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Sun 1 Apr 2007 03:04 PM

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Efficiency and conservation

Greater reliability and efficiency are traits DEWA wants to see in technology employed in new developments, as more and more people start to draw on Dubai's electricity and water resources.

Saeed Mohammad Al Tayer, managing director and CEO of Dubai Electricity and Water Authority, is a man keen to promote efficiency. He wants to see his customers benefit from being more efficient and he wants to see his network benefit too.

WETEX, the Dubai-based exhibition and conference, which took place in March, is one channel through which DEWA is encouraging an increase in efficiency.

"[WETEX] is intended to introduce modern technology with the highest level of efficiency and reliability," said Al Tayer.

"There is a lot of equipment available to conserve water and electricity. The exhibition enables companies to demonstrate modern technologies and solutions to support advances. It covers the latest scientific developments for the benefit of experts, engineers and technicians in different fields."

Al Tayer acknowledged that WETEX also serves an educational role, sharing information with the industry on preserving resources and using them wisely. He is also clear that he wants to see new technologies adopted by business and industry, suggesting that they may be especially relevant to some of the mega projects under development, particularly when it comes to the management of demand. He thinks technology can open doors to energy savings, controlling factors such as temperature and lighting.

"There is software and hardware available and DEWA will act as a consultant, advising any customer in order to help them select the right packages - it's very important," he said.

Around the Middle East there are increasing numbers of utility projects, in the form of independent water and power projects, bringing in private investment. There have been calls for greater investment opportunity and more emphasis on public/private partnerships in Dubai too. Since DEWA is seeing growth in demand for its services run at 15%, sourcing investment from private industry sources may become a more interesting prospect. But Al Tayer is clear that for now there is no problem meeting levels of demand and while he said DEWA is open to suggestions in terms of public/private partnerships, there is nothing on the table at the moment.

"If [a project] is feasible and technically and commercially acceptable, DEWA may consider it, but at the moment we don't have any proposals," said Al Tayer.

"We are meeting the requirements of projects," he said. "We plan ahead - there is good coordination between developers and DEWA and we discuss power requirements. DEWA can take on more customers and can take more developments."

Other developments include the possibility of introducing a dual tariff system, which would be particularly useful for cooling providers.

"This is a subject under study," said Al Tayer. "We have already advised [district cooling providers] that a plant should be designed in such a way in order to shift the peak load, such as by using ice storage and this has already been conveyed to many chilled water companies.

"So far I have received two positive responses and they are doing this according to the DEWA guidelines. They will also make savings themselves because there are also operating cost savings...if they change to ice storage, they will definitely benefit. There is a reduction in costs when you shift to ice storage."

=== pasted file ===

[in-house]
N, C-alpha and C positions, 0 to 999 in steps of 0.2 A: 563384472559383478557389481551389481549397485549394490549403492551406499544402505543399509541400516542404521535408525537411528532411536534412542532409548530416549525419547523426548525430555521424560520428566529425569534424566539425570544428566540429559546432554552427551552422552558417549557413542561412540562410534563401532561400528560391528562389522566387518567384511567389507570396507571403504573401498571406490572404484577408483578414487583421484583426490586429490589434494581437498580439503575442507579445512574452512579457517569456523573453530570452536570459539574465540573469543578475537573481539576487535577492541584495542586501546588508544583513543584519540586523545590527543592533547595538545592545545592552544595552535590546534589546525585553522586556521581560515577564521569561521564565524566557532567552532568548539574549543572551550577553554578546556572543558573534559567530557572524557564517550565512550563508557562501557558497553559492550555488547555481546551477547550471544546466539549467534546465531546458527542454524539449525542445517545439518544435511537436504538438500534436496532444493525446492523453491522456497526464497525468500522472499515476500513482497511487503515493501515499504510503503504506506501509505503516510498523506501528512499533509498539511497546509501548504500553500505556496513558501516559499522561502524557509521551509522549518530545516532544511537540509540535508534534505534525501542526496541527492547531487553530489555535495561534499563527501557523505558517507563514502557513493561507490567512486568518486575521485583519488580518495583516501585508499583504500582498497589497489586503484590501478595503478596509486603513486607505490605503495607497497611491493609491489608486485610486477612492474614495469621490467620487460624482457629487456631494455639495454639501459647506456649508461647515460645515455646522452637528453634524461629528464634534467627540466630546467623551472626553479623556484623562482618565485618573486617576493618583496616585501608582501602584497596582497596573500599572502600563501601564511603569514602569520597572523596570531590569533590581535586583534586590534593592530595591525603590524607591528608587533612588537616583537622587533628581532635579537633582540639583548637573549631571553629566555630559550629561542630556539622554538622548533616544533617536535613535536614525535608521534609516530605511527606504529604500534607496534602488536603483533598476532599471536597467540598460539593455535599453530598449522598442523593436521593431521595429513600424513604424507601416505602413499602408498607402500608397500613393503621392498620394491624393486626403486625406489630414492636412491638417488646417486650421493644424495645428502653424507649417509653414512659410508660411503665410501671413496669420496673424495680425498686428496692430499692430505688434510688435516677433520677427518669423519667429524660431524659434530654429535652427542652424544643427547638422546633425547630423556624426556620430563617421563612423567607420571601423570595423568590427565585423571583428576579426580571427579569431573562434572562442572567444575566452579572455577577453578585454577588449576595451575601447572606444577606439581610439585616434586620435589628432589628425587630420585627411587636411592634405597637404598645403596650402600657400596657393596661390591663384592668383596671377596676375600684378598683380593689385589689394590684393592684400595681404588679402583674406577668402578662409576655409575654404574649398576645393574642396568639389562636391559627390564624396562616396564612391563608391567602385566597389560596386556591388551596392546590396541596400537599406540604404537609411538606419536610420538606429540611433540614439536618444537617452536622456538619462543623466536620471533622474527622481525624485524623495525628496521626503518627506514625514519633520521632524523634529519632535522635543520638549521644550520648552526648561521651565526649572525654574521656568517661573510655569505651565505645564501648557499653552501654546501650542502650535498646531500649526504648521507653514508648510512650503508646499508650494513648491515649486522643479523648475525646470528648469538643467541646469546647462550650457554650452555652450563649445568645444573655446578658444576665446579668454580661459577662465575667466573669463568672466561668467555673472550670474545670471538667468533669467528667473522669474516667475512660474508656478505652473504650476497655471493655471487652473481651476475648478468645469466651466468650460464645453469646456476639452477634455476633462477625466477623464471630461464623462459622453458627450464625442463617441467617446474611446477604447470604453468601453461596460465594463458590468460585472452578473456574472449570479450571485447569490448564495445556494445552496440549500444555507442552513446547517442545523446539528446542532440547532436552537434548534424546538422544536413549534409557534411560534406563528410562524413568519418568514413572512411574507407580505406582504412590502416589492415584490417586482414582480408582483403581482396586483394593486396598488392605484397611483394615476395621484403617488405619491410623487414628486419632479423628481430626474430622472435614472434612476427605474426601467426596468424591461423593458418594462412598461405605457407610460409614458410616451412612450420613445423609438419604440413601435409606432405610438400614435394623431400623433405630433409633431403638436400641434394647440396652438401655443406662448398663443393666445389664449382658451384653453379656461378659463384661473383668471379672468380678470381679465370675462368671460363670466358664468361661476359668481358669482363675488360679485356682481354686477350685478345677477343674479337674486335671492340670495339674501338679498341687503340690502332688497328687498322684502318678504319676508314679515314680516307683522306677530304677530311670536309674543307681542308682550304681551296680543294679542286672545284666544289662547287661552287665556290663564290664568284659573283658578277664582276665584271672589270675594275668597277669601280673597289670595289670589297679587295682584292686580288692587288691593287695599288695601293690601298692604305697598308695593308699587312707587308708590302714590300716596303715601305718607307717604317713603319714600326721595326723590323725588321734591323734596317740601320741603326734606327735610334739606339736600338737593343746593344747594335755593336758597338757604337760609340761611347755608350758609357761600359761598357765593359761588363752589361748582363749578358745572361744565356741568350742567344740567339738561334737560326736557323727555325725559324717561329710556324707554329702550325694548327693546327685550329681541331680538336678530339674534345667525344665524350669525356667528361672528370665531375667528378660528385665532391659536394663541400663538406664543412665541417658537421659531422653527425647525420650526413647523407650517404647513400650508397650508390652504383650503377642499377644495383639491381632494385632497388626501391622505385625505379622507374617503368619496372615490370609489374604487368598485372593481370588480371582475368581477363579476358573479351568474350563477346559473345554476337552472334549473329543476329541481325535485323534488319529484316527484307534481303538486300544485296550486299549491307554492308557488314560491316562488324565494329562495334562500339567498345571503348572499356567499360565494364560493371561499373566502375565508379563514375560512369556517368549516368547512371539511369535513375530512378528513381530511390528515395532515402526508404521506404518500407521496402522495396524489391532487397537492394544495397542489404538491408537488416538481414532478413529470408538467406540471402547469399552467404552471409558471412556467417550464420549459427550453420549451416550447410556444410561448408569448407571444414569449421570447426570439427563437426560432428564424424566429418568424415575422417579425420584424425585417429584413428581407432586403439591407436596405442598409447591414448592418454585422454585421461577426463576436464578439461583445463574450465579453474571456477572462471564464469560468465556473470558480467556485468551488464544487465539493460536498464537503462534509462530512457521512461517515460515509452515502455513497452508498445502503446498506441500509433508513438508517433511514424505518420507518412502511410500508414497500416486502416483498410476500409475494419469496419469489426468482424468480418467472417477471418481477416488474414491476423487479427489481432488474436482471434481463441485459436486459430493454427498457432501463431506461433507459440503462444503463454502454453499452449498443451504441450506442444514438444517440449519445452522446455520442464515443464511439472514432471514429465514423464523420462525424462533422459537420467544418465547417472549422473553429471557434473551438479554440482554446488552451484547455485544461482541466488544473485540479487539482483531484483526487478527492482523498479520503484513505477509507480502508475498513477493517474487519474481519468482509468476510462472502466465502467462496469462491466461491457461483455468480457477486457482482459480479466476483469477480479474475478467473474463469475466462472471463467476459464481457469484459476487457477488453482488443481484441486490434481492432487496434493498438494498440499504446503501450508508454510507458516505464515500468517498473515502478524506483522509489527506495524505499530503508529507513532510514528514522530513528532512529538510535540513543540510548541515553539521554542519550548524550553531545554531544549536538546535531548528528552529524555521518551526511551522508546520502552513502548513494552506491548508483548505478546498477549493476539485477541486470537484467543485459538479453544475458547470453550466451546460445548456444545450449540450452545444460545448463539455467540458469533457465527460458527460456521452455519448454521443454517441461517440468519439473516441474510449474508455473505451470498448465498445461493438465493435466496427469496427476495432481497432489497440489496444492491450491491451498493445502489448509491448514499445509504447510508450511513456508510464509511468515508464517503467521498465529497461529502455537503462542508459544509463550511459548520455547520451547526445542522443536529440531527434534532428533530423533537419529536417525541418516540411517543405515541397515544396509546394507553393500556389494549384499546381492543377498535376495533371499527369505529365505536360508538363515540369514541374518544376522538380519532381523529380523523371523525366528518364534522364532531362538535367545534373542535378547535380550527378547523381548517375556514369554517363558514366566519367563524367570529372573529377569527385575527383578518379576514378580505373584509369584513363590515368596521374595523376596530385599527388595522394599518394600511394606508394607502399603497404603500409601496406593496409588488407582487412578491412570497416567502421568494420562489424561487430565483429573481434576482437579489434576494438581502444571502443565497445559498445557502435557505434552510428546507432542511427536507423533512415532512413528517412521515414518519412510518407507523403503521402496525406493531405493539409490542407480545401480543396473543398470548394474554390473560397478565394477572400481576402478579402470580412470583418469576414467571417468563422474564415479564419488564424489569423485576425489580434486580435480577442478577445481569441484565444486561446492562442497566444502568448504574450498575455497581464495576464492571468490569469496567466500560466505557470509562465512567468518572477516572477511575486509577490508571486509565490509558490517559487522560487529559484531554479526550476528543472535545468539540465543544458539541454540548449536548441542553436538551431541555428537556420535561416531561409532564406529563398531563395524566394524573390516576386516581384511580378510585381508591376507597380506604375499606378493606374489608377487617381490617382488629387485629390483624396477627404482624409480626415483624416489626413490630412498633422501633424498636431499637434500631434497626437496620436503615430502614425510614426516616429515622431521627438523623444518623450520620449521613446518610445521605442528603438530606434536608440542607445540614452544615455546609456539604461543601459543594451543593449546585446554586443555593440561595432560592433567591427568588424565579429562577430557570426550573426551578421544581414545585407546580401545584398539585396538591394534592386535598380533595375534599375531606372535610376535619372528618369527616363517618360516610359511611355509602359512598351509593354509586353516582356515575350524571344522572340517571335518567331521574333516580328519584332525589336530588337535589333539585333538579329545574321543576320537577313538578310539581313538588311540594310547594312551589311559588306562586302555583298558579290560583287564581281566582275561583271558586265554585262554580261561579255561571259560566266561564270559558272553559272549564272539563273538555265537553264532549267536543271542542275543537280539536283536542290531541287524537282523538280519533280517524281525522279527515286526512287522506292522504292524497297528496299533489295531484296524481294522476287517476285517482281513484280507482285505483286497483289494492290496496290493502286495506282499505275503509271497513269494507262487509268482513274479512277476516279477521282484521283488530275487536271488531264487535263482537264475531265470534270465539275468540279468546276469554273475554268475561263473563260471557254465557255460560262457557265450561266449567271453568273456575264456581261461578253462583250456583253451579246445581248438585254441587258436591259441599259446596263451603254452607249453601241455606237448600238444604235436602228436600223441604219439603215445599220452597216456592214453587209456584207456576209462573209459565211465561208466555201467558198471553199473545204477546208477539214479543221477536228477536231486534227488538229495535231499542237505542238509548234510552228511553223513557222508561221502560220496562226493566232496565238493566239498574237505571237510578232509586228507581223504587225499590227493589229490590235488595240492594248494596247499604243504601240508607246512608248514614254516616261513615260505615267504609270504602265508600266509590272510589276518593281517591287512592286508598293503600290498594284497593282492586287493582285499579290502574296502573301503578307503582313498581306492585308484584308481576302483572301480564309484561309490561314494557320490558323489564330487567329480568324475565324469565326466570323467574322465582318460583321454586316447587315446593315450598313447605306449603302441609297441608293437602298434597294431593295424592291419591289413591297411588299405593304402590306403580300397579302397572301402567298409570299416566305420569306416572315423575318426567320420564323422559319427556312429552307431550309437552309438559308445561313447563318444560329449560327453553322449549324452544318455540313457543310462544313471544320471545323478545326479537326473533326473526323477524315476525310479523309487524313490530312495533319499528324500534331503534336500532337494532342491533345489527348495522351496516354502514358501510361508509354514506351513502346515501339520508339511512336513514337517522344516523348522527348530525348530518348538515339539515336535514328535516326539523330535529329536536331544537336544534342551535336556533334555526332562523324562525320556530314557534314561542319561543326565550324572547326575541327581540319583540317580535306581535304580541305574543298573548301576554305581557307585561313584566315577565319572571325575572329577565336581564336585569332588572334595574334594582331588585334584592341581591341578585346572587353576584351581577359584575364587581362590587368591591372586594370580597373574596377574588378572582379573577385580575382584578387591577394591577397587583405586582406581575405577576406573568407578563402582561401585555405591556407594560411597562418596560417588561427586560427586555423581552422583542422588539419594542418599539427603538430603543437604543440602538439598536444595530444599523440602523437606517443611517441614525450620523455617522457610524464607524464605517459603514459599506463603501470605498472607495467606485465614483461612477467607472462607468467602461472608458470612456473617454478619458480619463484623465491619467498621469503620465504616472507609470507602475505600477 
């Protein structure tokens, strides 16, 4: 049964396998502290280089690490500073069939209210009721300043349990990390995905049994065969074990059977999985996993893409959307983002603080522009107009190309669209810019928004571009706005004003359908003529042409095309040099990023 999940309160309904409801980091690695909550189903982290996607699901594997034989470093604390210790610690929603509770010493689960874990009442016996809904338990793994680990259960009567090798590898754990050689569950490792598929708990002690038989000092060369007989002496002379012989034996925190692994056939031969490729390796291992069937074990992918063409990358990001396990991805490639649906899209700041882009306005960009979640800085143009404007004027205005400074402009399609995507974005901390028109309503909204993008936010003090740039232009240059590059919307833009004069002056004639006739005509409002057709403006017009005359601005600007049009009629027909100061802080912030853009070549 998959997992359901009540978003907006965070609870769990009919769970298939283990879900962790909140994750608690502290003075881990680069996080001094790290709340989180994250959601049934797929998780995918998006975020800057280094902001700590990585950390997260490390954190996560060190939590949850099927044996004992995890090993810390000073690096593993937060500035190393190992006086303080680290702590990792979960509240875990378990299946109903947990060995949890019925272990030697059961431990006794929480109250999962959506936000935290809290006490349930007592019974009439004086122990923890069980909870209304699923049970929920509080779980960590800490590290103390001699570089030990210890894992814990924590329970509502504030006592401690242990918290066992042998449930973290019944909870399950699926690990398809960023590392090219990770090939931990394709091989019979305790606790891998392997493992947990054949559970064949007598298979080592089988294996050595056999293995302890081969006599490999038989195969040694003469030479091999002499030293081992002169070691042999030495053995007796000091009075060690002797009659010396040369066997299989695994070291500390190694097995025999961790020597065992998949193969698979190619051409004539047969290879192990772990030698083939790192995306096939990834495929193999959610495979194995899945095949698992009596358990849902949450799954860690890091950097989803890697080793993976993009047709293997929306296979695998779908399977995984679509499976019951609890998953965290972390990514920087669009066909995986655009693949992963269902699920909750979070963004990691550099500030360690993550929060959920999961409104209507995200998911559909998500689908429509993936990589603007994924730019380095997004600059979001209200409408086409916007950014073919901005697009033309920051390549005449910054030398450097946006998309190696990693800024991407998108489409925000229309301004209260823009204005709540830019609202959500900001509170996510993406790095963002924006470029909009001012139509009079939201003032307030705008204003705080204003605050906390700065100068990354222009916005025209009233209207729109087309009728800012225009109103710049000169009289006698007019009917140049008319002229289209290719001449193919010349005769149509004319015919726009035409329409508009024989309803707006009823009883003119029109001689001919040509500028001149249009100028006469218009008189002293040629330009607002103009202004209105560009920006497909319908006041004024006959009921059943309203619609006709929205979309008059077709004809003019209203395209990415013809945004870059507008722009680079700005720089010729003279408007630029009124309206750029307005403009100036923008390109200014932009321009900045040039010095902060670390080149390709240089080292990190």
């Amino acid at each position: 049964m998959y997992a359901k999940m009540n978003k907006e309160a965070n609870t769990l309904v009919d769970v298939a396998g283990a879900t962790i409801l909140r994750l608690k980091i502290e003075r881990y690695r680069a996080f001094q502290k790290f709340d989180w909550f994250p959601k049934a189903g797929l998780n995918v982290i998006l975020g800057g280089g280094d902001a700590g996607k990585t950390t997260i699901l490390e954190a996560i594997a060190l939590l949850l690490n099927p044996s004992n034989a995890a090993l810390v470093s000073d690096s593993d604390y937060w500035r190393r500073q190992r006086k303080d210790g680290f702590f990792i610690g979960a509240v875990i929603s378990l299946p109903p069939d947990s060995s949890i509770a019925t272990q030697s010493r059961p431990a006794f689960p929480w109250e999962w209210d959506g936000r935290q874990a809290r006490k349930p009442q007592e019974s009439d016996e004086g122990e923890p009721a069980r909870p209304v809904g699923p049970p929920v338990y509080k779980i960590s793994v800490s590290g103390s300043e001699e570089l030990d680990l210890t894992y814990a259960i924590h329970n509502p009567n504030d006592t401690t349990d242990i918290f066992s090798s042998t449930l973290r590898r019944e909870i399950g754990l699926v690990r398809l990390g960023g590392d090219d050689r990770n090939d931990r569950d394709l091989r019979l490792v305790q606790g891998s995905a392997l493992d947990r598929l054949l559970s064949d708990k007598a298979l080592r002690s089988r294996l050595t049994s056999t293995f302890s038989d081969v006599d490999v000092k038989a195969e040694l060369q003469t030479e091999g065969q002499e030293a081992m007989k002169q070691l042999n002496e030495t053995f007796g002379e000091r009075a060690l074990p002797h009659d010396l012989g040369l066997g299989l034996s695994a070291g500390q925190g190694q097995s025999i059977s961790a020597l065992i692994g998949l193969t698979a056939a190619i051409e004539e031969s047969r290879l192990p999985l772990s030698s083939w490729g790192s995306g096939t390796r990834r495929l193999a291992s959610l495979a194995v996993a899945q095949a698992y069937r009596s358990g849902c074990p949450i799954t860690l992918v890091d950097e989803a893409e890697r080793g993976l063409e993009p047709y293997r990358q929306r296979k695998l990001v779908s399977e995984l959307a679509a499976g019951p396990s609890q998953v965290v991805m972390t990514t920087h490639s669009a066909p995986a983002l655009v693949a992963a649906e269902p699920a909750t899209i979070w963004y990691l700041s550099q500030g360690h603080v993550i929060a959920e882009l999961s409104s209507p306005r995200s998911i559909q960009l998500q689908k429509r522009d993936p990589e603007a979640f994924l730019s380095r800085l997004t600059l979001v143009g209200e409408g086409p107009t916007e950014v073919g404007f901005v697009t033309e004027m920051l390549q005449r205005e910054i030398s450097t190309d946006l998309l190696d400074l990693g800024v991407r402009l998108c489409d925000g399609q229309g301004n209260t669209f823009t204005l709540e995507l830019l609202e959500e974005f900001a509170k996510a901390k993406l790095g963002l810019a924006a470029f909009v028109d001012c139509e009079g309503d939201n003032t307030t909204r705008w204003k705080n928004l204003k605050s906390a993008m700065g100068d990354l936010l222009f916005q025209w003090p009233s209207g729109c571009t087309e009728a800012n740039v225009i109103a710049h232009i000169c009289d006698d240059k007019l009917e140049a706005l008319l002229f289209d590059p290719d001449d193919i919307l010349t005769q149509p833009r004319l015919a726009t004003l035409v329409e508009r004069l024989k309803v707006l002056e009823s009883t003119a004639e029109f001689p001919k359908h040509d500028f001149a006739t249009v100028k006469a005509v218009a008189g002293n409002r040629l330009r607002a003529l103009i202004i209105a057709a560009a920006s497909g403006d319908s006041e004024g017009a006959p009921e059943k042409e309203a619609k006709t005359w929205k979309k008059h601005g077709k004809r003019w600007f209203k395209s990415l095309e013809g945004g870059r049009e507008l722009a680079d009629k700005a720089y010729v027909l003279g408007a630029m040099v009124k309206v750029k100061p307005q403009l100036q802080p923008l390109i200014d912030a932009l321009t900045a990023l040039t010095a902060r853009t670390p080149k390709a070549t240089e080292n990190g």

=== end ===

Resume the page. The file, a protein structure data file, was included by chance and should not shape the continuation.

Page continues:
Al Tayer is on the look out for other efficiencies too, all of which help to reduce the demands made on his network. He believes that through a two-stage process of education and promotional activity followed by regulation, DEWA can convince contractors to use more energy efficient products and make savings through optimisation of their utility use.

"I'm not talking about small buildings, I'm talking about mega projects," he said. "We already have experience with some consumers. They appreciate our efforts and we know from our meters that they save a lot.

"In the future I think we will have to reinforce use of the most efficient equipment because DEWA will not tolerate [the use of] inefficient equipment. But before that, I think we have to educate the industry."

A timescale for the introduction of any such legislation has not been decided and guidelines have still to be developed, but Al Tayer assures that it is coming. "I think the market is [currently] open, but once there are guidelines, regulations and specifications for electromechanical equipment, everybody must abide by the rules and regulations. They will be enforced," he stresses.

Al Tayer notes that energy efficient products are being used to some extent, but warns that there are also inefficient options in the market, something he wants to see change. Citing air conditioning as an example he points out the positive moves made to improve the efficiency of products used.

"In the past we had in the market any equipment for air conditioning; we changed the specification to say air conditioning units must have an inbuilt capacitor bank in order to improve the power factor, now these are the only type used," he said.

With efficiency the main focus for DEWA and the future consumption of power and water, DEWA compares favourably to other utilities, suffering from only around 5% line loss, compared to averages of 7-8% in Europe and the UK. It will continue to push its message of efficiency into the construction market and to consumers.

"Efficiency is very important for us," said Al Tayer. "DEWA is very interested in efficient equipment and materials and in the future I'm sure there will be regulations for the most efficient equipment."

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